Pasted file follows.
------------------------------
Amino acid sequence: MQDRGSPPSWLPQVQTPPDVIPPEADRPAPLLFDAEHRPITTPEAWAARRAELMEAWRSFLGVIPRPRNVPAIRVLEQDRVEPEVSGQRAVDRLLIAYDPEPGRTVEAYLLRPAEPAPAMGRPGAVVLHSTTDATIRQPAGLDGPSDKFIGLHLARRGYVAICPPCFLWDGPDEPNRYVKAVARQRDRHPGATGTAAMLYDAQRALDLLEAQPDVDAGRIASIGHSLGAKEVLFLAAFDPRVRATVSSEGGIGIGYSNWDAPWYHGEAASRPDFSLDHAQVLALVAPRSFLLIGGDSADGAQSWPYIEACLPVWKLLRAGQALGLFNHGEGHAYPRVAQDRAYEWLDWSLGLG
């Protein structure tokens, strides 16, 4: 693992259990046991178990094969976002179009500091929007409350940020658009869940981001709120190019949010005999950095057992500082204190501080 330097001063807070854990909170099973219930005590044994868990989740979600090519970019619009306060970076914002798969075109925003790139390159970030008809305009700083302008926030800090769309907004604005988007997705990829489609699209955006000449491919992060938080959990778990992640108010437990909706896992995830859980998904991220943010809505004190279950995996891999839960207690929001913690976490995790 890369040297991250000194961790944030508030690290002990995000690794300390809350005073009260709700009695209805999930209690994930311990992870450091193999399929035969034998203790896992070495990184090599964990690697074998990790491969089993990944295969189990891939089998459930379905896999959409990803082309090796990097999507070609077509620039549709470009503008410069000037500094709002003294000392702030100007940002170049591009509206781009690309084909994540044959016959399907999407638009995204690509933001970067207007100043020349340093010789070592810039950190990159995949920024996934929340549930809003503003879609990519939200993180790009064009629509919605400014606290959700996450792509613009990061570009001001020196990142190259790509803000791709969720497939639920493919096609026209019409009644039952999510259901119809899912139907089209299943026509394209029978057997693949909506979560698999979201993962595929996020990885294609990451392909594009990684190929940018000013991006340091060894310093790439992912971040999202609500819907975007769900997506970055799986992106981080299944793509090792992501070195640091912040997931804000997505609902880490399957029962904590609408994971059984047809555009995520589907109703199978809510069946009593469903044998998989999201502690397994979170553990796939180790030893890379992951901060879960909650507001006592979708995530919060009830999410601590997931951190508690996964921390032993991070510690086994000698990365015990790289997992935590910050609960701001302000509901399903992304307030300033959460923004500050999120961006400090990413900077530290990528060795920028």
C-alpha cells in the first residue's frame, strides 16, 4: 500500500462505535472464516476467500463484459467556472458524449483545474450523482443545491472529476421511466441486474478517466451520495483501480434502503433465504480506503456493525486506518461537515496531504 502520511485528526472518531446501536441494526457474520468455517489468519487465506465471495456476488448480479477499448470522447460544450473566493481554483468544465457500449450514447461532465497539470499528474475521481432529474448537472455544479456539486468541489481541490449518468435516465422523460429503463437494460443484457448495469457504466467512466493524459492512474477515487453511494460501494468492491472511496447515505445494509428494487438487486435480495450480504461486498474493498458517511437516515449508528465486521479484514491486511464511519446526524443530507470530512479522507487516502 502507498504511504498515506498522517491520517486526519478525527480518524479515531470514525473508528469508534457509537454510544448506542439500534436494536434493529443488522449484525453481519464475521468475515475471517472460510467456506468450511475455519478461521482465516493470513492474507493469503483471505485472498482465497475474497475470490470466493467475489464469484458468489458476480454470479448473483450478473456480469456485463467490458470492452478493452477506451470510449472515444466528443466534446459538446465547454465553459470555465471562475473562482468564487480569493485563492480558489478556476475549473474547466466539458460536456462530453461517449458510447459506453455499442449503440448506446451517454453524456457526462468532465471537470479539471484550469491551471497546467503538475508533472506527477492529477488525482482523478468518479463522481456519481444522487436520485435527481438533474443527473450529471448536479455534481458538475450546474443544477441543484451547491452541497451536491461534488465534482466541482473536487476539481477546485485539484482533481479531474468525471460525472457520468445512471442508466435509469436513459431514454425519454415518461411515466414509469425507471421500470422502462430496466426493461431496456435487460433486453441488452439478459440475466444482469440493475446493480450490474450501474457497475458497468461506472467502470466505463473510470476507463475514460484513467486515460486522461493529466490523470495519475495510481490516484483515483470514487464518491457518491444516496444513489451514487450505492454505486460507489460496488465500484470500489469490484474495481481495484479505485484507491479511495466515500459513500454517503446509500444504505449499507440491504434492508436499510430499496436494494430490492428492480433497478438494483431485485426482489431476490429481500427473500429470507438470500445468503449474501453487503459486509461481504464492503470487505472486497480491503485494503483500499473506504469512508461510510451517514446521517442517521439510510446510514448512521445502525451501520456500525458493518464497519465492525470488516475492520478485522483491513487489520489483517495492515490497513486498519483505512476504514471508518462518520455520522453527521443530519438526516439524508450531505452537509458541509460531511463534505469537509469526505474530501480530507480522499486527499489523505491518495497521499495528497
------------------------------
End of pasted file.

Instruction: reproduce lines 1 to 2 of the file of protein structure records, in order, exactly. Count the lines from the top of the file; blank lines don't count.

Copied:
Amino acid sequence: MQDRGSPPSWLPQVQTPPDVIPPEADRPAPLLFDAEHRPITTPEAWAARRAELMEAWRSFLGVIPRPRNVPAIRVLEQDRVEPEVSGQRAVDRLLIAYDPEPGRTVEAYLLRPAEPAPAMGRPGAVVLHSTTDATIRQPAGLDGPSDKFIGLHLARRGYVAICPPCFLWDGPDEPNRYVKAVARQRDRHPGATGTAAMLYDAQRALDLLEAQPDVDAGRIASIGHSLGAKEVLFLAAFDPRVRATVSSEGGIGIGYSNWDAPWYHGEAASRPDFSLDHAQVLALVAPRSFLLIGGDSADGAQSWPYIEACLPVWKLLRAGQALGLFNHGEGHAYPRVAQDRAYEWLDWSLGLG
């Protein structure tokens, strides 16, 4: 693992259990046991178990094969976002179009500091929007409350940020658009869940981001709120190019949010005999950095057992500082204190501080 330097001063807070854990909170099973219930005590044994868990989740979600090519970019619009306060970076914002798969075109925003790139390159970030008809305009700083302008926030800090769309907004604005988007997705990829489609699209955006000449491919992060938080959990778990992640108010437990909706896992995830859980998904991220943010809505004190279950995996891999839960207690929001913690976490995790 890369040297991250000194961790944030508030690290002990995000690794300390809350005073009260709700009695209805999930209690994930311990992870450091193999399929035969034998203790896992070495990184090599964990690697074998990790491969089993990944295969189990891939089998459930379905896999959409990803082309090796990097999507070609077509620039549709470009503008410069000037500094709002003294000392702030100007940002170049591009509206781009690309084909994540044959016959399907999407638009995204690509933001970067207007100043020349340093010789070592810039950190990159995949920024996934929340549930809003503003879609990519939200993180790009064009629509919605400014606290959700996450792509613009990061570009001001020196990142190259790509803000791709969720497939639920493919096609026209019409009644039952999510259901119809899912139907089209299943026509394209029978057997693949909506979560698999979201993962595929996020990885294609990451392909594009990684190929940018000013991006340091060894310093790439992912971040999202609500819907975007769900997506970055799986992106981080299944793509090792992501070195640091912040997931804000997505609902880490399957029962904590609408994971059984047809555009995520589907109703199978809510069946009593469903044998998989999201502690397994979170553990796939180790030893890379992951901060879960909650507001006592979708995530919060009830999410601590997931951190508690996964921390032993991070510690086994000698990365015990790289997992935590910050609960701001302000509901399903992304307030300033959460923004500050999120961006400090990413900077530290990528060795920028």